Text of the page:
Kids Love Cycling Trips Too!
When kids and adults spend time together outdoors, whether it is hiking, skiing, or cycling, it can be exhilerating, and, in our opinion, leads to the most fabulous family vacations. Everyone involved has the chance to experience the adventure together including the joys and challenges, the camaraderie, and shared pride of accomplishment.
If your family loves to be on their bikes, here are some tips to help you plan a fun and memorable cycling trip.
Make cycling a regular family activity
Cycling as a regular family activity allows children to gain skills, confidence, and satisfaction while allowing parents to assess their potential, as well as making sure the equipment fits, especially their bike.
For young children, going for 10-15 minute rides is fine. It’s all about empowering them and ensuring they associate cycling with fun times, so they happily jump on their bikes when the opportunity comes up. Let them make some decisions about where to go or where to turn around so they have some control over the excursion.
Going to a friend’s house, to the park or to the ice cream store is motivating for many kids – it allows them to see cycling as a mode of transportation that can bring them independence. If you are planning a bigger day trip or a multi-day tour, get the kids involved with planning, such as looking at maps, making decisions about the specific route, learning about what is on the way, checking on the equipment, and planning the snacks. Individual kids will have different strengths and interests related to the planning process.
Cycle route planning
Ontario has lots of great cycling for kids. Look for areas with quiet roads, not too hilly, and where there are interesting things to see along the way. If there are bike trails or rail trails, that provides an extra layer of safety, as interactions with cars are significantly reduced. We at Humdinger can recommend routes, provide support, or fully organize several family friendly options.
We have developed a tour built especially for families. You and the gang can cycle the Georgian Trail, part of the Great Lakes Waterfront Trail, along Georgian Bay between The Blue Mountains and Collingwood, with sights and supports designed specifically for kids.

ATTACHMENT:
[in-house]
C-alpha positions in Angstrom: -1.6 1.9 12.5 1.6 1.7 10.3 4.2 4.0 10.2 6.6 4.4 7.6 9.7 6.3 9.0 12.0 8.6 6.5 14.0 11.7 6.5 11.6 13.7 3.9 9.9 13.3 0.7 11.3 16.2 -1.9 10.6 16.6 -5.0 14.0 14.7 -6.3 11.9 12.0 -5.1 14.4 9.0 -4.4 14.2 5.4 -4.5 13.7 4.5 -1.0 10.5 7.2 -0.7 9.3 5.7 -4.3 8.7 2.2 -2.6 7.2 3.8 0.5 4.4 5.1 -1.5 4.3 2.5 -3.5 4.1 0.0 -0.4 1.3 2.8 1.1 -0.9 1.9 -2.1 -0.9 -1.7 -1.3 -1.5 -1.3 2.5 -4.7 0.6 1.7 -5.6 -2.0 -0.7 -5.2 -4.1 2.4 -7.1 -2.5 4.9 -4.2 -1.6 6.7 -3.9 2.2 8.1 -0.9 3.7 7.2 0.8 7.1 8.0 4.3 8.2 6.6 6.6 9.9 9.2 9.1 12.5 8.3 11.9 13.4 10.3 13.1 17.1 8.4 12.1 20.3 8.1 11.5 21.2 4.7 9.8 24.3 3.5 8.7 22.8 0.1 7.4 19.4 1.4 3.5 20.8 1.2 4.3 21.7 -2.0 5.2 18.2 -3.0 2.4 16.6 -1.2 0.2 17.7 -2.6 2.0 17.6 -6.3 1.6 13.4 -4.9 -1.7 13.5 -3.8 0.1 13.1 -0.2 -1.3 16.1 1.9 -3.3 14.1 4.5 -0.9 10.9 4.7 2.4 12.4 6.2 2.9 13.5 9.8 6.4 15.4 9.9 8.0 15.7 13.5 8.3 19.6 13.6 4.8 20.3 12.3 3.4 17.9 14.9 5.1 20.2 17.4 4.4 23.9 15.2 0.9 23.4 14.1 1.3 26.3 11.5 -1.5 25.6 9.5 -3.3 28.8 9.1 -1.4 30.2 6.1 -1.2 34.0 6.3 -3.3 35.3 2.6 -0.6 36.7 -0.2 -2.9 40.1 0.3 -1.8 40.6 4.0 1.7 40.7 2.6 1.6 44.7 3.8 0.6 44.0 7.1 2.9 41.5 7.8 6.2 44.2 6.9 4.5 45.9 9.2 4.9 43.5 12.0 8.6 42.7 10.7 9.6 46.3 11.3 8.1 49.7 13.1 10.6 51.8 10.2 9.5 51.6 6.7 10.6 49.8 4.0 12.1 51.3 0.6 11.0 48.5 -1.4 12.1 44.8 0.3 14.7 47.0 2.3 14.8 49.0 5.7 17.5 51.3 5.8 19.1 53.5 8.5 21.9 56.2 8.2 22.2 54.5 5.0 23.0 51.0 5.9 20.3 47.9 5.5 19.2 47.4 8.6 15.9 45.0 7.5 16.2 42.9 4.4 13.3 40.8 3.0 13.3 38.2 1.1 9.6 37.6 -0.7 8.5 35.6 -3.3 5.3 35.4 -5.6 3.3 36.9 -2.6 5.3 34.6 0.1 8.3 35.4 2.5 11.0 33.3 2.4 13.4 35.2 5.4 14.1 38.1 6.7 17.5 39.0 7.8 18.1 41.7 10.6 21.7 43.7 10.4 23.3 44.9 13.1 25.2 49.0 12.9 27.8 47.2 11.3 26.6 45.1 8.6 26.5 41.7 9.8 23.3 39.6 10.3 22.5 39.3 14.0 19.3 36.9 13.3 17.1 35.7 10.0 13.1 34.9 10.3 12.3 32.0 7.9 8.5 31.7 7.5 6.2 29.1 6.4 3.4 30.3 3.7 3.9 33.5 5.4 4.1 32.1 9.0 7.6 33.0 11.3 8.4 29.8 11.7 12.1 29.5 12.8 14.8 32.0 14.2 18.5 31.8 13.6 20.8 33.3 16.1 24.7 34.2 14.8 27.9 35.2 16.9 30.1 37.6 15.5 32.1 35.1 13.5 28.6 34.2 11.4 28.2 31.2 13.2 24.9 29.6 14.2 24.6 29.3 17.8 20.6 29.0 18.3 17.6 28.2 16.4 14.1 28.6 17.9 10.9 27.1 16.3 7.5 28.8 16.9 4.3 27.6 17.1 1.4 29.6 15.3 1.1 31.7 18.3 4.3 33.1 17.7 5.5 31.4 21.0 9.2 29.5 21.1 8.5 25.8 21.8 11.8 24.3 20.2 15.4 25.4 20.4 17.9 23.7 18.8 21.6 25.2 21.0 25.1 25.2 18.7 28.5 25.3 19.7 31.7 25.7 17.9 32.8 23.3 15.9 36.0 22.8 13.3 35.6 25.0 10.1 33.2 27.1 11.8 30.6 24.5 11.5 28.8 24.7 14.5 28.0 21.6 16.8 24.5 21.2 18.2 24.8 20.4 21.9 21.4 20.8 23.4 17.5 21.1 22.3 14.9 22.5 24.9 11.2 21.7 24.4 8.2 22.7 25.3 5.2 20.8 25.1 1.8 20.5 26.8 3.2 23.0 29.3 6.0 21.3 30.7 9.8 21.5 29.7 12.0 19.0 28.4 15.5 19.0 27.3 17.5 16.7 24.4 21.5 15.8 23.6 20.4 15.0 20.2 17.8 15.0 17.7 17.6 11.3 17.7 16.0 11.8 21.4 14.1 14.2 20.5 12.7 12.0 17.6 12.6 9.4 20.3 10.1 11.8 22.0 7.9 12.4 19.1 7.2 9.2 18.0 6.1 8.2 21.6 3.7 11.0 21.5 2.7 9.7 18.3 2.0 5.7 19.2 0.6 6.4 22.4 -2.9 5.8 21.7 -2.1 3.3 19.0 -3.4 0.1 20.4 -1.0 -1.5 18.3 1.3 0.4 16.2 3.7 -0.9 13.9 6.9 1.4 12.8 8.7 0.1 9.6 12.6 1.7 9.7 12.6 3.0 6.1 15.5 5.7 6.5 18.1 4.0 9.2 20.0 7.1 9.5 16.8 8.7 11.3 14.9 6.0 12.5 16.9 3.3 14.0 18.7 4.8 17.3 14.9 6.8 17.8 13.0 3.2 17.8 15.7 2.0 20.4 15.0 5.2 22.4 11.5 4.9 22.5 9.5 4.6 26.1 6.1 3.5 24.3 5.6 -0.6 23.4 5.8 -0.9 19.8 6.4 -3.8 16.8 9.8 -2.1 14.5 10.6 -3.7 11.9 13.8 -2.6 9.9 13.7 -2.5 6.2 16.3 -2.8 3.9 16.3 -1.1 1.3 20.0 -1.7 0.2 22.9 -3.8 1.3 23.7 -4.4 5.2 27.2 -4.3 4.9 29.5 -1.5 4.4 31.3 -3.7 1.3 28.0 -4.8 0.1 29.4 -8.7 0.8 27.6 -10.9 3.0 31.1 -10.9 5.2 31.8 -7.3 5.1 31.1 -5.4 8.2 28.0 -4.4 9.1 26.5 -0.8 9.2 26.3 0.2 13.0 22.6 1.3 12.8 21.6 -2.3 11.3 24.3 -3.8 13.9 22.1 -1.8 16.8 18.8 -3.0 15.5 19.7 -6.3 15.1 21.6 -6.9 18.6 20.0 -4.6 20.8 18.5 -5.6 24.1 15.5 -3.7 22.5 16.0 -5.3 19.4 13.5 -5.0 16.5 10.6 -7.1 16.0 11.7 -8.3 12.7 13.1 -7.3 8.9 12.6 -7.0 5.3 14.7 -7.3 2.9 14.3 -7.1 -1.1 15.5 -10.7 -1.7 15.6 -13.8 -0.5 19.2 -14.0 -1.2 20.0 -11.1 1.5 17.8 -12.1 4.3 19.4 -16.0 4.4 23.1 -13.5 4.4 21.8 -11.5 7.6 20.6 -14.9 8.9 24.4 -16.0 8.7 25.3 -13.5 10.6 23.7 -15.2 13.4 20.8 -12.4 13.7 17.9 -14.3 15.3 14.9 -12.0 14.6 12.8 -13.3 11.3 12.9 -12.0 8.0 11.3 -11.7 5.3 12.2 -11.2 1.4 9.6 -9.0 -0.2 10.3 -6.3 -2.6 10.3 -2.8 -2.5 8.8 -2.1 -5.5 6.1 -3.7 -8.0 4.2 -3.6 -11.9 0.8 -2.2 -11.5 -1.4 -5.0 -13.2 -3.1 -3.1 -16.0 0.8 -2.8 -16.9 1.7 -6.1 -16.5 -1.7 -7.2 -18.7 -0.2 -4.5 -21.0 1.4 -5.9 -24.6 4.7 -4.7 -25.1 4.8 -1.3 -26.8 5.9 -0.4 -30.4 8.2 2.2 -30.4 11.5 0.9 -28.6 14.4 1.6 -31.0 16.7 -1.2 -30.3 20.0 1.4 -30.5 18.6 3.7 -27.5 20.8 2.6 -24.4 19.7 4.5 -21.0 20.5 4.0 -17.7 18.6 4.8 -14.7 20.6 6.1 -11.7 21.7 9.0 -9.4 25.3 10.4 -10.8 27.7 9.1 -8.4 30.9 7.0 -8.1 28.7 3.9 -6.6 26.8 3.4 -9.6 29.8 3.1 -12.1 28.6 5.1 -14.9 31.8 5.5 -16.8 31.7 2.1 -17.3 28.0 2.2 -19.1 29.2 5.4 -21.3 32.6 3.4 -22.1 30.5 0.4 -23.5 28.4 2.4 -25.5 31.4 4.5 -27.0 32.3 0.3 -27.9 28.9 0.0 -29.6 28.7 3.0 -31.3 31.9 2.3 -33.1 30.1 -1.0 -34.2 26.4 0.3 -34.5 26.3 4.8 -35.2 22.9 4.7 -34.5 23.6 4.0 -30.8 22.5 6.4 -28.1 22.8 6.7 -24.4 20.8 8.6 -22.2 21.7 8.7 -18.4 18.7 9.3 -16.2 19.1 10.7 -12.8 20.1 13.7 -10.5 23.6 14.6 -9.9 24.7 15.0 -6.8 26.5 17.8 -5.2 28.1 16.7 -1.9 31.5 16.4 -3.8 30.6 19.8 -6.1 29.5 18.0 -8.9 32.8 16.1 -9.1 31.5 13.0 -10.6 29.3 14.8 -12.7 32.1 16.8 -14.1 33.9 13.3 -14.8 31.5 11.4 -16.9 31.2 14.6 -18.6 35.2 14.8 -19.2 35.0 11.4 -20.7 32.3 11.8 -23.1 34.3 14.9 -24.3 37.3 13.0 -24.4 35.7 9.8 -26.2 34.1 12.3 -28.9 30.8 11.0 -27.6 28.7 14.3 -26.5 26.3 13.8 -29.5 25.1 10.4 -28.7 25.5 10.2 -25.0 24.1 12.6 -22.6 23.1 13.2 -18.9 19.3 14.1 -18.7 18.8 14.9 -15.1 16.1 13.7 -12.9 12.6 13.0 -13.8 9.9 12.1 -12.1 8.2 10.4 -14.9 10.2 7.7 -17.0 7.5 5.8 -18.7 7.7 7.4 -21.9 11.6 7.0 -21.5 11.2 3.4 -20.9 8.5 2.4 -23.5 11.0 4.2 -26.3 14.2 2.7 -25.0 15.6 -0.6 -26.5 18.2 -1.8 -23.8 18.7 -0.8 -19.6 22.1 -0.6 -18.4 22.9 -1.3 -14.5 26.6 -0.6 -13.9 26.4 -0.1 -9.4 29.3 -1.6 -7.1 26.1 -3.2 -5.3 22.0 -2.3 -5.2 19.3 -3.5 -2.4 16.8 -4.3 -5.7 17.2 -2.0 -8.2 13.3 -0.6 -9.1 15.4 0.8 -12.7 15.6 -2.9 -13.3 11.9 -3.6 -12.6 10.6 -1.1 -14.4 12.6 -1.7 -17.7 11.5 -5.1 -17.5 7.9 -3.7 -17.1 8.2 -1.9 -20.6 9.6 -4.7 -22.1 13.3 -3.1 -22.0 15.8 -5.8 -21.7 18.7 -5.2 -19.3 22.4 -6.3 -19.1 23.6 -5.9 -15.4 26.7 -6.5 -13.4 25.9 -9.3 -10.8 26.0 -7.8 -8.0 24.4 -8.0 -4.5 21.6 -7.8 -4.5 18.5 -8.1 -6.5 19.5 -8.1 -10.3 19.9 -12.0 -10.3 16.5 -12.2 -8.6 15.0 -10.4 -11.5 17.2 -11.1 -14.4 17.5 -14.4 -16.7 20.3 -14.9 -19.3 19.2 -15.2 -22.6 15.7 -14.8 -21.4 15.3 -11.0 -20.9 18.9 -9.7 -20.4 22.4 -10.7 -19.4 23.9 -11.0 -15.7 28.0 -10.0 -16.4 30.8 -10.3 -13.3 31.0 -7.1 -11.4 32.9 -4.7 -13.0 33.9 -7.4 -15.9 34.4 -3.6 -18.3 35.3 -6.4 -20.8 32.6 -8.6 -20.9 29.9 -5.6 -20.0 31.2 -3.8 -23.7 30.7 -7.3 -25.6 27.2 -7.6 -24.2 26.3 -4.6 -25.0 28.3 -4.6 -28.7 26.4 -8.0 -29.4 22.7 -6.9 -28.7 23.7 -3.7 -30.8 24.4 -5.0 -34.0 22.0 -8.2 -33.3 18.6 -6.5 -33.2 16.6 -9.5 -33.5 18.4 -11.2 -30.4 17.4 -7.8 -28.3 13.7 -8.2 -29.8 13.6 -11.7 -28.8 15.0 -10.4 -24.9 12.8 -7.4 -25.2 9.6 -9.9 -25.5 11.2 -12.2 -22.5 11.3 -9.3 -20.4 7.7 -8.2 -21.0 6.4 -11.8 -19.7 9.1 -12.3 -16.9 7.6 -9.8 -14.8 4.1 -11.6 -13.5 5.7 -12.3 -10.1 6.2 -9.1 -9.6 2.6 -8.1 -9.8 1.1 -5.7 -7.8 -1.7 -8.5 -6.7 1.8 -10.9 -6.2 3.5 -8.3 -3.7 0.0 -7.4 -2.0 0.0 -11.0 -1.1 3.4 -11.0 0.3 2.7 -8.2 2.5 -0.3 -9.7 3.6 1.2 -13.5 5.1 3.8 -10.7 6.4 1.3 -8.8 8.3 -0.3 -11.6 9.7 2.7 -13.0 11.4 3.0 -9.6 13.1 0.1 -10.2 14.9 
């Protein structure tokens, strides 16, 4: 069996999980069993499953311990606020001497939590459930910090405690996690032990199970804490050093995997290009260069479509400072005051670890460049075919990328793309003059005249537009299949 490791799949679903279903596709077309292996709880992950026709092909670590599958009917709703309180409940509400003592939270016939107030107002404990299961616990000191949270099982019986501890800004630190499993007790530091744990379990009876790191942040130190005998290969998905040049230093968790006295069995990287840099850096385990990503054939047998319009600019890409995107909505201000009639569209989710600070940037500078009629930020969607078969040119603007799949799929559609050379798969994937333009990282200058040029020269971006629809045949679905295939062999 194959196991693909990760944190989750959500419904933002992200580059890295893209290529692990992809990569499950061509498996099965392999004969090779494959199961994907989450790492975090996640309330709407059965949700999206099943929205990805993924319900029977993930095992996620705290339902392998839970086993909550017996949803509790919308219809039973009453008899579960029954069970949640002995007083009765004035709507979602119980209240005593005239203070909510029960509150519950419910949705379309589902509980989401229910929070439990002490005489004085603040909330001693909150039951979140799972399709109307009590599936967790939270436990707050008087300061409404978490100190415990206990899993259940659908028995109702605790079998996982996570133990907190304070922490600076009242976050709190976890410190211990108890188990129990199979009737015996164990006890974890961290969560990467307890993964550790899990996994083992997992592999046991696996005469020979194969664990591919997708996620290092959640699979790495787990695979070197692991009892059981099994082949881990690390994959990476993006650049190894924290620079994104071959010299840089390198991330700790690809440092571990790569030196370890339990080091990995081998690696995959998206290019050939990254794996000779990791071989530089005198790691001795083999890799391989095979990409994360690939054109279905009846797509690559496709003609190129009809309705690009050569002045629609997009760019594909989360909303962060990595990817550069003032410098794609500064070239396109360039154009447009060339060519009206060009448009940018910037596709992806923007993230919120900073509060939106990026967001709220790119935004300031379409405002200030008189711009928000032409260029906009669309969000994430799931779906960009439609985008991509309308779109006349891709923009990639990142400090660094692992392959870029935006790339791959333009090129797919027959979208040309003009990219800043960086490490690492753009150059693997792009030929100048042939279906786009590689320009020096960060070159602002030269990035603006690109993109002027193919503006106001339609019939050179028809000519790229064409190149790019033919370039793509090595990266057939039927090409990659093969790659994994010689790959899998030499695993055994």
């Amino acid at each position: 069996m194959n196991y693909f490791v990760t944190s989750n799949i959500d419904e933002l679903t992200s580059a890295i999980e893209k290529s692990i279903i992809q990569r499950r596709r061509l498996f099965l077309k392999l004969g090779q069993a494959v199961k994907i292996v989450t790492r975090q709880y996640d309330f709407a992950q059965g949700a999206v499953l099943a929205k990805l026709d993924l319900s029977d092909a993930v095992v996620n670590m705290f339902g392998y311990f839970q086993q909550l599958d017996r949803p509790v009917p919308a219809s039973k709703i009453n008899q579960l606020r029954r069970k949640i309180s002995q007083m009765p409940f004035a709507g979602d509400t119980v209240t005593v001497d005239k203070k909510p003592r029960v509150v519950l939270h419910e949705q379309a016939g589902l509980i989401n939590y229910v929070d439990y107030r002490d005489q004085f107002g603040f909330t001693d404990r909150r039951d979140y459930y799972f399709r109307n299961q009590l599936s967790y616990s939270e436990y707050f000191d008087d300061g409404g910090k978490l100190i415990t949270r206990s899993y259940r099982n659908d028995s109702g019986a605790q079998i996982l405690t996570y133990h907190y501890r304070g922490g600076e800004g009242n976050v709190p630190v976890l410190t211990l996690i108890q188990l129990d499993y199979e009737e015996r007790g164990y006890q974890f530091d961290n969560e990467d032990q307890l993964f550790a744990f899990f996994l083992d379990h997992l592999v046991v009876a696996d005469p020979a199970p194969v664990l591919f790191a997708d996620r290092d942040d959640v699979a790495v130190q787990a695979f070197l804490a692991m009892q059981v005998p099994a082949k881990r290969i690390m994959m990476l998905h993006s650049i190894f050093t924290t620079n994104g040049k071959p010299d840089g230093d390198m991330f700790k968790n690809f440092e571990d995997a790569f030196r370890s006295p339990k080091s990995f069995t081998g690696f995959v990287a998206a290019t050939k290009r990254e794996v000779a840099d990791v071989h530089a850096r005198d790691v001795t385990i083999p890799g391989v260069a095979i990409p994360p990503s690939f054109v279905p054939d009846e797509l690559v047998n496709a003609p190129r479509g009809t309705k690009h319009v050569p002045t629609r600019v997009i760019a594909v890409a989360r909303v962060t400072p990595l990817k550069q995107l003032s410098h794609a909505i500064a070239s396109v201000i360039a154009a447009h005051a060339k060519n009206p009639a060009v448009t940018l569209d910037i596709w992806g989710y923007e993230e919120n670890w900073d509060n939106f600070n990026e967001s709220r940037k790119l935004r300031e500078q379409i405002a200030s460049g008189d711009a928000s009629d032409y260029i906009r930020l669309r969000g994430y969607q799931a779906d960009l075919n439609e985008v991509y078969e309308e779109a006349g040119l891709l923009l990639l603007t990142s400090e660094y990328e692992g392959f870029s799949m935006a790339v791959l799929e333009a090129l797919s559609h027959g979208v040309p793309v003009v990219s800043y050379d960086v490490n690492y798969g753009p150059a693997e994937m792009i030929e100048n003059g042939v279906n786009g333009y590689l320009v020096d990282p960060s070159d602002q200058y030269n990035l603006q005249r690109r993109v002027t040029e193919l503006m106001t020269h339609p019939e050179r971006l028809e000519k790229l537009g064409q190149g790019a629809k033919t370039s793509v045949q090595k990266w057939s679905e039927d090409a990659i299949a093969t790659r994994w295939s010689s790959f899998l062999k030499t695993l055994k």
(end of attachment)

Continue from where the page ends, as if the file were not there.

Our Simcoe Loop Trail trips (5 day or 3 day options) run through Barrie, Midland, and Orillia. They lend themselves very well to families, with large sections of car-free rail trail and lots of sights and villages to visit in-between the three anchoring cities.
Along Lake Huron, the Saugeen Shores waterfront trail between Port Elgin and Southampton is one of our favorite places to ride with little ones. Check out our Instagram for a video snippet of this trail.
With adequate support and rest breaks, most kids should be able to ride 10 to 20 kilometers in a day, and older, fitter kids may be able to do 20 to 50 kilometers. It is important to know the route ahead of time, including the exact distance and where you can get food and water refills. Have a bailout plan, in case someone in the group gets to a point where they cannot keep riding.
Using a bicycle tour company such as Humdinger will give your family some extra support, such as a luggage transfer between destinations, a vehicle to set up lunch and break stops and pick-up tired riders, or even a guide to cycle with you and lead the way. Our custom tour page provides additional information, or you can contact us and let us know exactly what you are looking for.
Pacing, hydrating, and nutrition
With children on a bicycle tour, issues that come up commonly and sometimes catch parents off-guard are fatigue, dehydration, and inadequate food intake. These challenges happen with adults too, of course, but kids have fewer reserves, and their energy level can change quite suddenly.
Make sure the pace is gentle enough that everyone in the group can still chat easily. If someone is starting to be short of breath to the point they cannot easily have a conversation, the pace is too quick. Family members may have different fitness levels with some tending to ride faster than others. If slowing down to wait for a sibling is not an option, a sub-group may want to ride ahead a bit and wait at a predetermined meeting point.